In spite of my years of residence in Britain, any service I might render the community in times of war or peace, any contribution I might make or wish to make, or any feeling of identity I might entertain towards Britain and the British, I – like all other coloured persons in Britain – am considered an “immigrant”.

Hirsch’s book is also less sure about how other immigrant groups view their British experience. For instance, she cites the return of present-day South Asians to the subcontinent as being partly due to racism, but a departing diaspora, resettling in India and Pakistan for reasons such as accumulated wealth or community, has been a fixture of British life since the 1950s. A more interesting detour would have seen an exploration of British Muslims, often wrongly charged with disloyalty to the UK by commentators such as Trevor Phillips, who selectively pick out the most extreme views on integration and religion.

Instead, the memoir offers clearer ideas on how the UK could do more to acknowledge its role in the slave trade and colonialism. In the book’s most searing sections, Hirsch rightly suggests there is more to be achieved in correcting Britain’s memorials to empire – those permanent exhibitions in museums, statues and plaques that fail to acknowledge the sins of colonialism.

For instance, for 300 years, every British monarch gave direct or indirect support to the transatlantic slave trade until it was abolished in 1833. Of the 12 million slaves abducted from Africa, 40 per cent were transported on British ships. We are told slavery was outlawed on humanitarian grounds in a campaign fought by abolitionists. In reality, an overproduction of sugar crops led to reduced profits.

In Capitalism and Slavery, published in 1944, Eric Williams, the first prime minister of Trinidad and Tobago, described the idea that slavery was abolished because of an appeal to humanitarian principles as “one of the greatest propaganda movements of all time”.

Hirsch argues these old ideas continue to hinder diversity. In 2013, only 23 students of black British African heritage were given paces to study at Oxford University. In 2016, one third of all people stopped by the police in England and Wales under “stop and search” laws were from ethnic minority backgrounds. Hirsch also highlights the worrying uptick in violence after the Brexit vote in June 2016. In the four months after the referendum, there was a 41 per cent increase in racially and religiously motivated crimes.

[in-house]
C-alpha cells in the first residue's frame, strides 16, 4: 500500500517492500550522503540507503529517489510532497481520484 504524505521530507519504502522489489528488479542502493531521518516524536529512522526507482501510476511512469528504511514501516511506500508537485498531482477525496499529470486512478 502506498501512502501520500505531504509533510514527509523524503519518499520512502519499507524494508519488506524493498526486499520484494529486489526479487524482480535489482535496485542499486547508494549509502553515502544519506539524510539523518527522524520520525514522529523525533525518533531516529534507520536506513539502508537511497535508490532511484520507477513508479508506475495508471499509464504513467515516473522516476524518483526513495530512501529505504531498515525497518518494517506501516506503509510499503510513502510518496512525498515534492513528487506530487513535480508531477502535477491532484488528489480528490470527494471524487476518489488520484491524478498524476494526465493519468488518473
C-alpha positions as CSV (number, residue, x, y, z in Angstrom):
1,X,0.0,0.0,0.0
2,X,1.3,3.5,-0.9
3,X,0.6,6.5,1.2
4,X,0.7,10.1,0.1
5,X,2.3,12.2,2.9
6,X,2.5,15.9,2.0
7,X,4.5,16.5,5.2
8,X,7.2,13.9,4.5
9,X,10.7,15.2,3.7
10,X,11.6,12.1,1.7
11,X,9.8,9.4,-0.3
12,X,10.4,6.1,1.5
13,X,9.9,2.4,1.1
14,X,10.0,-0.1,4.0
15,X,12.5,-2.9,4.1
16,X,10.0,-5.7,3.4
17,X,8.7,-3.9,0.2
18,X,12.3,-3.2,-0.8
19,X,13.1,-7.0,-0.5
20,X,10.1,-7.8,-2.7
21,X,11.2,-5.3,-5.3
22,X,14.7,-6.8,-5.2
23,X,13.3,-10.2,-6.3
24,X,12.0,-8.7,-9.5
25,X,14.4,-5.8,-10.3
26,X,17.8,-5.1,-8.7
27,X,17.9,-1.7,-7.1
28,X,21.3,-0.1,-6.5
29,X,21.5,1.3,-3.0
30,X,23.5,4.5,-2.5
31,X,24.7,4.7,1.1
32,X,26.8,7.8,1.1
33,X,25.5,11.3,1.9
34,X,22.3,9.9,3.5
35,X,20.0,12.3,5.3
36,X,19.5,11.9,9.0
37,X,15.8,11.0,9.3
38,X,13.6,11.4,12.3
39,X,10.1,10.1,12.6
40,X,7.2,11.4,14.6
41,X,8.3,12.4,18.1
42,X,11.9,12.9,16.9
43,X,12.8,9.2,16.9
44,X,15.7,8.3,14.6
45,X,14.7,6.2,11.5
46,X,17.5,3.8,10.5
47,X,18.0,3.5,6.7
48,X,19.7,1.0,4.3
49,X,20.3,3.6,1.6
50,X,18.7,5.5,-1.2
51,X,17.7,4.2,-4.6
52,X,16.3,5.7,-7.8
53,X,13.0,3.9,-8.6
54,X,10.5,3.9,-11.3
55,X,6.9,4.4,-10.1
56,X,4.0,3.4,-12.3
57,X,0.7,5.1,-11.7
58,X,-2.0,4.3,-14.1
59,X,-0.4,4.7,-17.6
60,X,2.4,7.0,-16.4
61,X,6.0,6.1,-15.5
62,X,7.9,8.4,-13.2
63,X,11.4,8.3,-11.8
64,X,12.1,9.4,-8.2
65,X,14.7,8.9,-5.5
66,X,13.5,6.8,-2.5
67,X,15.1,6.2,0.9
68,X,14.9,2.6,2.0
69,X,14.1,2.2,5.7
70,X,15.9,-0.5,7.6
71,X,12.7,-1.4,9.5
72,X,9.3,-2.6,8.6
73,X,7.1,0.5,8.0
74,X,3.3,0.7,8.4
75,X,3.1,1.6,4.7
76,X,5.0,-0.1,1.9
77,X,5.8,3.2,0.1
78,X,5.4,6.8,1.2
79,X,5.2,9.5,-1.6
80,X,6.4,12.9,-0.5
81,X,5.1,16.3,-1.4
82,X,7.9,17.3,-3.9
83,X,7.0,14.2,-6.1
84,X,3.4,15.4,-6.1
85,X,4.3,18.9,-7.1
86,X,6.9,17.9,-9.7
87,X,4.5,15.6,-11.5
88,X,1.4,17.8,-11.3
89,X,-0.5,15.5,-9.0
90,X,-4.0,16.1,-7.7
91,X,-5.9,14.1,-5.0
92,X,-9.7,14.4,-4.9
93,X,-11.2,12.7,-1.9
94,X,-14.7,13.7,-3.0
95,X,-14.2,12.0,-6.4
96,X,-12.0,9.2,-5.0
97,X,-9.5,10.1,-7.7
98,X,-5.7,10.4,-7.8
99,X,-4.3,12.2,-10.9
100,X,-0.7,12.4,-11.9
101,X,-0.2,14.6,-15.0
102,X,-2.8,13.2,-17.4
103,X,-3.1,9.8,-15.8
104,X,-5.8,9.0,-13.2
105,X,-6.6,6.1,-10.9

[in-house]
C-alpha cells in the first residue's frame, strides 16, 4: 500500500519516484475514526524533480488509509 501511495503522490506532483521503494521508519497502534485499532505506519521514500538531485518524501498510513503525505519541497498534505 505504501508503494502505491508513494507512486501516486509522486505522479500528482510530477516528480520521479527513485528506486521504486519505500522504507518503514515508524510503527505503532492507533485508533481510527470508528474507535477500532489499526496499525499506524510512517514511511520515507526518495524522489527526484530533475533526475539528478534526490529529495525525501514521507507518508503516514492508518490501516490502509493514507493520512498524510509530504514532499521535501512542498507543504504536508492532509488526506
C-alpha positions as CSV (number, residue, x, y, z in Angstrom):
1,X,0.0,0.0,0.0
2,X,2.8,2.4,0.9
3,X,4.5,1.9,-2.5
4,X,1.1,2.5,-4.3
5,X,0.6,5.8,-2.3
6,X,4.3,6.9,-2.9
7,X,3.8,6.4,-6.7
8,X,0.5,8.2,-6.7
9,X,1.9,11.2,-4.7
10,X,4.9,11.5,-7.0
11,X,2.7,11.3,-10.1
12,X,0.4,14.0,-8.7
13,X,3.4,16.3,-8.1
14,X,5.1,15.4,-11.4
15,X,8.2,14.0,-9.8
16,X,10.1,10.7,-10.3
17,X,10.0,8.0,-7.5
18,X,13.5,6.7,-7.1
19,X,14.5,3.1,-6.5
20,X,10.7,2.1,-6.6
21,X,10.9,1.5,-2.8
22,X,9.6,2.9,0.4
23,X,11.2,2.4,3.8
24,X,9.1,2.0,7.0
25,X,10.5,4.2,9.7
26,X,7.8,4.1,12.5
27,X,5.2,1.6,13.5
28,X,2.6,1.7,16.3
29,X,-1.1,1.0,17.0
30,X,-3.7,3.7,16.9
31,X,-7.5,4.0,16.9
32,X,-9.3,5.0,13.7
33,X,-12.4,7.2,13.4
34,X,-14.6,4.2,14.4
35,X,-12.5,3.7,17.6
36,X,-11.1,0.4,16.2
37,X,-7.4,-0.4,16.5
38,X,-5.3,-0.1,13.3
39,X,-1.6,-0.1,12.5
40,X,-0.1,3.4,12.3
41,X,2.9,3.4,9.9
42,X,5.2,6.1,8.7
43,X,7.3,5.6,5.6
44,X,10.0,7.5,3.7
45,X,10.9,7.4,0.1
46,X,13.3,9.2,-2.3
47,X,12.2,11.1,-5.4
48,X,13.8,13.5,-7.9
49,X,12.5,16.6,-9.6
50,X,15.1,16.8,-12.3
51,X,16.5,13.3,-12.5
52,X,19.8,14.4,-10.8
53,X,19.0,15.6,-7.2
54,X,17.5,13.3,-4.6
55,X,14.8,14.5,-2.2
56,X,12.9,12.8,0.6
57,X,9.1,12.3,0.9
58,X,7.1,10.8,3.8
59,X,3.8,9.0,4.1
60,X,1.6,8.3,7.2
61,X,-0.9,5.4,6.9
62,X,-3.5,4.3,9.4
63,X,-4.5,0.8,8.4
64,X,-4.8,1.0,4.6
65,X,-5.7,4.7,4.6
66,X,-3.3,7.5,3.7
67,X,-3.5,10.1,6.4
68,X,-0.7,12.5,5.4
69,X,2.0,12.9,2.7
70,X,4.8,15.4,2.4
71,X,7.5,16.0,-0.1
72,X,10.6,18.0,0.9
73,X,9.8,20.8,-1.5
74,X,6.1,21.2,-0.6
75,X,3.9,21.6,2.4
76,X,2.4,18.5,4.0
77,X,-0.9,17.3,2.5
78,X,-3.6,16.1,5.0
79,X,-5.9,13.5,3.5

British public life is full of the talented children of Ghanaians who have written about racism and the push for acceptance, including rappers such as Tinchy Stryder, Dizzee Rascal and Sway. Just as Peter Fryer’s groundbreaking book, Staying Power: the History of Black People in Britain, did in 1984, Afua Hirsch’s memoir adds a new chapter to the body of work on race in the UK. As she writes, an island nation that has benefited from centuries of immigration should reframe the question it asks some of its citizens: “I can’t be British, can I, if British people keep asking me where I’m from?” 

Burhan Wazir is an editor at WikiTribune and former head of opinion at Al Jazeera. Afua Hirsch will appear at Cambridge Literary Festival, in association with the New Statesman, on Sunday 15th April.

Brit(ish): on Race, Identity and Belonging
Afua Hirsch
Jonathan Cape, 384pp, £16.99

This article first appeared in the 15 February 2018 issue of the New Statesman, The polite extremist